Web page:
Q: Have you noticed any changes in Flint since the switch back to the Detroit water system?

Dr. Hanna-Attisha: The water switch happened Oct. 16, but the water is not safe yet because the corrosive water with a lack of corrosive control significantly damaged our infrastructure. So it aged our pipes and we also lost that protective seal that was in our pipes, so that's why we're still in this public health state of emergency. People should still be using water filters and cold water and so on. The water is a lot better than it was before we switched, but it's still not entirely safe.

Q: What measures are you taking to make sure that hospital water is clean?

Dr. Hanna-Attisha: We have a hospitalwide filter system, and the hospital does routine testing of its water and then for very vulnerable populations — infants for example. We just used ready-to-feed formula, so we've been taking proactive measures from the onset. But our hospital is about 120 years old and the damage to our infrastructure is still unknown, so there's a lot of investment that needs to happen in terms of continued monitoring and remediation.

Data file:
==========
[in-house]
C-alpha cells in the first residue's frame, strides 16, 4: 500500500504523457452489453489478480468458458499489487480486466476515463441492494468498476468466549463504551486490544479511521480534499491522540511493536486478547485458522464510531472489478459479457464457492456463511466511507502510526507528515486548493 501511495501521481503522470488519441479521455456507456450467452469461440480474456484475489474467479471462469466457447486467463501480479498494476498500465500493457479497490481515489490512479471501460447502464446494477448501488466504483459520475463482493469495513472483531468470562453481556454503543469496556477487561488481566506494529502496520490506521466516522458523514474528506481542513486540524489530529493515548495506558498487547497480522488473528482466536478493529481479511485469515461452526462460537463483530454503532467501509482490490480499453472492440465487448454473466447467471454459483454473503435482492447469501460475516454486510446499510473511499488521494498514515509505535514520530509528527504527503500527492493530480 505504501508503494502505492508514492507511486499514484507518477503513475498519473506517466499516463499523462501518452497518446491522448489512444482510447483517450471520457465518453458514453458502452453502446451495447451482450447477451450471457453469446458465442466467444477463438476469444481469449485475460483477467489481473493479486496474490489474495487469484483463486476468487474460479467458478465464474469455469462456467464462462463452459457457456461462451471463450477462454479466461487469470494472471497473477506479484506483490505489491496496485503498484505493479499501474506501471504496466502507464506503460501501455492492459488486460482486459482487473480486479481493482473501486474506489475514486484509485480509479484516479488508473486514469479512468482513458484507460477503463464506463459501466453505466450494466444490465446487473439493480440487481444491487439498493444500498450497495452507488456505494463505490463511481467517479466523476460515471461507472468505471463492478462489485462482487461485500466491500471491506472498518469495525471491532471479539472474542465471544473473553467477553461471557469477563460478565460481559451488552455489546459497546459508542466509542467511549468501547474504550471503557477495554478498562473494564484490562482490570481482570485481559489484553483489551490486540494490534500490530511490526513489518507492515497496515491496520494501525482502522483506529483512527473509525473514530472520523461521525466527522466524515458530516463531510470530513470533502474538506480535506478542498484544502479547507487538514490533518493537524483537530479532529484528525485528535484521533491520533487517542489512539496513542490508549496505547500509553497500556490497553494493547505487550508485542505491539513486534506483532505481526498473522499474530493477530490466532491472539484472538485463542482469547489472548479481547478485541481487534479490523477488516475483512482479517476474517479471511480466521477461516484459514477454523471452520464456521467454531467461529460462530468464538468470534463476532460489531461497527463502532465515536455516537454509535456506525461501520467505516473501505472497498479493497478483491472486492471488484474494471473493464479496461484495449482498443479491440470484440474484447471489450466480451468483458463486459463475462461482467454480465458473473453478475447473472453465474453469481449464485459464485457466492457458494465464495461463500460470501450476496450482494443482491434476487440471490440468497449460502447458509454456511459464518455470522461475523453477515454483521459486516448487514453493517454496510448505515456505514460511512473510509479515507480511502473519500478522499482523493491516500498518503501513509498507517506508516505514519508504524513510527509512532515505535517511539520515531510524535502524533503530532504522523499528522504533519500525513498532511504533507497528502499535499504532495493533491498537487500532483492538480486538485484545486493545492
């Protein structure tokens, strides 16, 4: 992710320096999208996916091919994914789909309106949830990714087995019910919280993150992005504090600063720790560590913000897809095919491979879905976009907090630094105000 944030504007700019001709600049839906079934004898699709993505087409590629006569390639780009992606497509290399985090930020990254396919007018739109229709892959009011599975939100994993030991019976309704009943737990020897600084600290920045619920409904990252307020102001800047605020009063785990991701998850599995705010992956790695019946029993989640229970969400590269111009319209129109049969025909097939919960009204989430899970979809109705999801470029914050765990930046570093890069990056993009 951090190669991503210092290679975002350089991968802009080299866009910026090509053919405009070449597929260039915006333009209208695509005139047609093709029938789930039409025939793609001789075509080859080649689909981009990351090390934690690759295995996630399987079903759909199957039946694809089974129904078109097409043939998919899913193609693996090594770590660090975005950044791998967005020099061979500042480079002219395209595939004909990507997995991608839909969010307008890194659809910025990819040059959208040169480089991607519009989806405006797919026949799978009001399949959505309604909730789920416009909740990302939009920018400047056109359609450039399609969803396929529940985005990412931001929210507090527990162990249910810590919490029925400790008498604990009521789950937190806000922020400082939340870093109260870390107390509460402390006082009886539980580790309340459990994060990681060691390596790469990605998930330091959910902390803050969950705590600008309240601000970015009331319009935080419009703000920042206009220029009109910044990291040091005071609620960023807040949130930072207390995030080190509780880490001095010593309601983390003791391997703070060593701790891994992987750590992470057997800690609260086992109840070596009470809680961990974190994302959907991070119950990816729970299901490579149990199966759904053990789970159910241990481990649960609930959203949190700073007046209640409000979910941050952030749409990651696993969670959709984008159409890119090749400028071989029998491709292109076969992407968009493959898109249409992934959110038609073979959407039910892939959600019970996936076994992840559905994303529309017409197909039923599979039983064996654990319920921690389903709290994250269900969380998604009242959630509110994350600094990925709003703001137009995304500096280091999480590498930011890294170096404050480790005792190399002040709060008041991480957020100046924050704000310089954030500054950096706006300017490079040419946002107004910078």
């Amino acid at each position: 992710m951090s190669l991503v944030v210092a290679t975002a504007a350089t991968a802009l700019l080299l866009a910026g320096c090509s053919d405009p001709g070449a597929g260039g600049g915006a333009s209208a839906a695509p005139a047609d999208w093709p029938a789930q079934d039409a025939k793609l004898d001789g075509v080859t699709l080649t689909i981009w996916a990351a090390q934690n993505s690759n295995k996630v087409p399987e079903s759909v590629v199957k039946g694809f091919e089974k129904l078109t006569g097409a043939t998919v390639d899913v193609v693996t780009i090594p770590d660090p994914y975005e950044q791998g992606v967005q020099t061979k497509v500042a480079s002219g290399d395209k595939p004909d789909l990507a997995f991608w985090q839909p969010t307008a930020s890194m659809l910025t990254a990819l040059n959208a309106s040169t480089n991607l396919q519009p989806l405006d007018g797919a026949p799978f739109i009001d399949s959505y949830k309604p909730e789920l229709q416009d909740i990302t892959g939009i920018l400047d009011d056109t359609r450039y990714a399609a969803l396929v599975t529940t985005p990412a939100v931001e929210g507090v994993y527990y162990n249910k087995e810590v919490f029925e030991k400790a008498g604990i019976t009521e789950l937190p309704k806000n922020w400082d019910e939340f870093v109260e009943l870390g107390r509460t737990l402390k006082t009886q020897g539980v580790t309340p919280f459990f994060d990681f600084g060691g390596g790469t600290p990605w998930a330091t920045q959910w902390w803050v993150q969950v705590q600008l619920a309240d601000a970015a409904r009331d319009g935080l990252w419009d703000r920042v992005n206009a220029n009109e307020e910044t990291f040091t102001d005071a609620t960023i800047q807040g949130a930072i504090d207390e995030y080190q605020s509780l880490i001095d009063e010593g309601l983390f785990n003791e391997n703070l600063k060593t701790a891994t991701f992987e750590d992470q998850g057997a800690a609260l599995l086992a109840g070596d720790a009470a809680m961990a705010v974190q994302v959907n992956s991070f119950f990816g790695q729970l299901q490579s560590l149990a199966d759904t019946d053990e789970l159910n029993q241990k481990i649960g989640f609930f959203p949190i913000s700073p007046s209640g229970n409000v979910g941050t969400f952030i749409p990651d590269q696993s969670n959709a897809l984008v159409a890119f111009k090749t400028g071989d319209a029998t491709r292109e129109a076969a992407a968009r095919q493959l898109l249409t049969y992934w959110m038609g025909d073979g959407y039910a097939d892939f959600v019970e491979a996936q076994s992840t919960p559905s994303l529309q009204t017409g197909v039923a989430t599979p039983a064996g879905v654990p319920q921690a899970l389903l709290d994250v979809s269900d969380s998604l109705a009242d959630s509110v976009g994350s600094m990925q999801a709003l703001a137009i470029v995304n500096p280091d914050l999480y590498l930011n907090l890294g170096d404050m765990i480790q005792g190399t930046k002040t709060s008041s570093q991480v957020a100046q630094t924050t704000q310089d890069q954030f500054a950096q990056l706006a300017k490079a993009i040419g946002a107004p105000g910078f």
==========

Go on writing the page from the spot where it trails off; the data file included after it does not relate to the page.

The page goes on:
Q: What are people following the crisis in Flint missing out on when they just read the headlines?

Dr. Hanna-Attisha: We have a community with a populationwide trauma, so we're really trying to convey a message of hope. Not every kid is going to have every problem related to lead exposure, and I feel that this really is a state of emergency now because if we can throw every evidence-based intervention at these children from early education to nutrition to healthcare, we have a chance to build a model public health program that can really mitigate the impact of exposure. I'm hoping we can turn lemons into lemonade and help our children, who are already dealing with so many toxic stresses from poverty to unemployment to violence, to get the interventions they need to overcome this exposure as well.